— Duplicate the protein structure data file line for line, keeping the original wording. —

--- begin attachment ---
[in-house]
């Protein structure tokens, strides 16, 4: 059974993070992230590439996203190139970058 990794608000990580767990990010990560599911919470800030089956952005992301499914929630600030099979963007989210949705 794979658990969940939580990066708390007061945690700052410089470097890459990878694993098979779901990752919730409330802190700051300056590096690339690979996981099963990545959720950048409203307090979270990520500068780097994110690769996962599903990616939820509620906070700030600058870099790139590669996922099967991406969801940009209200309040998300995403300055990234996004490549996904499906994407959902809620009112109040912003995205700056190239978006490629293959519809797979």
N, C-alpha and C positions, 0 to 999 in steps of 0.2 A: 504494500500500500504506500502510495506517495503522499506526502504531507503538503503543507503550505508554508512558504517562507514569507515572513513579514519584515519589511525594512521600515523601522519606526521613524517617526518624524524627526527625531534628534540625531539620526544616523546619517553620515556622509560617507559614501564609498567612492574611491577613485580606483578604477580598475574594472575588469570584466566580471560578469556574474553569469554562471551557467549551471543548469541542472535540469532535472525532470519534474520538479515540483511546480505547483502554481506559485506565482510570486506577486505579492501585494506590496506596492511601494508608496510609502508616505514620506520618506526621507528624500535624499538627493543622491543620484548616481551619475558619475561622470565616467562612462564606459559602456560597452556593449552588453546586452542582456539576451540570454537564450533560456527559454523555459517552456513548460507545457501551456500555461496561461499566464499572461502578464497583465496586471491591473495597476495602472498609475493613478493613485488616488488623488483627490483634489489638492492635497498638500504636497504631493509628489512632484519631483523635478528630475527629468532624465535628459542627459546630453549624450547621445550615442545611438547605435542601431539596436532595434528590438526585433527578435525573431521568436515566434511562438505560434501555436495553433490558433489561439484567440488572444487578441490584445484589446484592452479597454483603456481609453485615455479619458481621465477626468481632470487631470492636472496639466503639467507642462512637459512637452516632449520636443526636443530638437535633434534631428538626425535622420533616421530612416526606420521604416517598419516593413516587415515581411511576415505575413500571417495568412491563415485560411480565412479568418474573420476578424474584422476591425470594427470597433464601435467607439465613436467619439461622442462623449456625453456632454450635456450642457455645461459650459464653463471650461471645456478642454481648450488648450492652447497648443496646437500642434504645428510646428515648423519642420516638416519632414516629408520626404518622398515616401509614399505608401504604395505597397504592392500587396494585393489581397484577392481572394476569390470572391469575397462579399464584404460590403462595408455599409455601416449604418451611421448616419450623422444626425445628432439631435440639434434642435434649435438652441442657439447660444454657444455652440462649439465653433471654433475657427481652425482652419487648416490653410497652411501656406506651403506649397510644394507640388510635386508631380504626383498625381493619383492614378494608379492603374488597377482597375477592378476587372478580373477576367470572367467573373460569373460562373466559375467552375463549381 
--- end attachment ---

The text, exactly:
[in-house]
């Protein structure tokens, strides 16, 4: 059974993070992230590439996203190139970058 990794608000990580767990990010990560599911919470800030089956952005992301499914929630600030099979963007989210949705 794979658990969940939580990066708390007061945690700052410089470097890459990878694993098979779901990752919730409330802190700051300056590096690339690979996981099963990545959720950048409203307090979270990520500068780097994110690769996962599903990616939820509620906070700030600058870099790139590669996922099967991406969801940009209200309040998300995403300055990234996004490549996904499906994407959902809620009112109040912003995205700056190239978006490629293959519809797979």
N, C-alpha and C positions, 0 to 999 in steps of 0.2 A: 504494500500500500504506500502510495506517495503522499506526502504531507503538503503543507503550505508554508512558504517562507514569507515572513513579514519584515519589511525594512521600515523601522519606526521613524517617526518624524524627526527625531534628534540625531539620526544616523546619517553620515556622509560617507559614501564609498567612492574611491577613485580606483578604477580598475574594472575588469570584466566580471560578469556574474553569469554562471551557467549551471543548469541542472535540469532535472525532470519534474520538479515540483511546480505547483502554481506559485506565482510570486506577486505579492501585494506590496506596492511601494508608496510609502508616505514620506520618506526621507528624500535624499538627493543622491543620484548616481551619475558619475561622470565616467562612462564606459559602456560597452556593449552588453546586452542582456539576451540570454537564450533560456527559454523555459517552456513548460507545457501551456500555461496561461499566464499572461502578464497583465496586471491591473495597476495602472498609475493613478493613485488616488488623488483627490483634489489638492492635497498638500504636497504631493509628489512632484519631483523635478528630475527629468532624465535628459542627459546630453549624450547621445550615442545611438547605435542601431539596436532595434528590438526585433527578435525573431521568436515566434511562438505560434501555436495553433490558433489561439484567440488572444487578441490584445484589446484592452479597454483603456481609453485615455479619458481621465477626468481632470487631470492636472496639466503639467507642462512637459512637452516632449520636443526636443530638437535633434534631428538626425535622420533616421530612416526606420521604416517598419516593413516587415515581411511576415505575413500571417495568412491563415485560411480565412479568418474573420476578424474584422476591425470594427470597433464601435467607439465613436467619439461622442462623449456625453456632454450635456450642457455645461459650459464653463471650461471645456478642454481648450488648450492652447497648443496646437500642434504645428510646428515648423519642420516638416519632414516629408520626404518622398515616401509614399505608401504604395505597397504592392500587396494585393489581397484577392481572394476569390470572391469575397462579399464584404460590403462595408455599409455601416449604418451611421448616419450623422444626425445628432439631435440639434434642435434649435438652441442657439447660444454657444455652440462649439465653433471654433475657427481652425482652419487648416490653410497652411501656406506651403506649397510644394507640388510635386508631380504626383498625381493619383492614378494608379492603374488597377482597375477592378476587372478580373477576367470572367467573373460569373460562373466559375467552375463549381 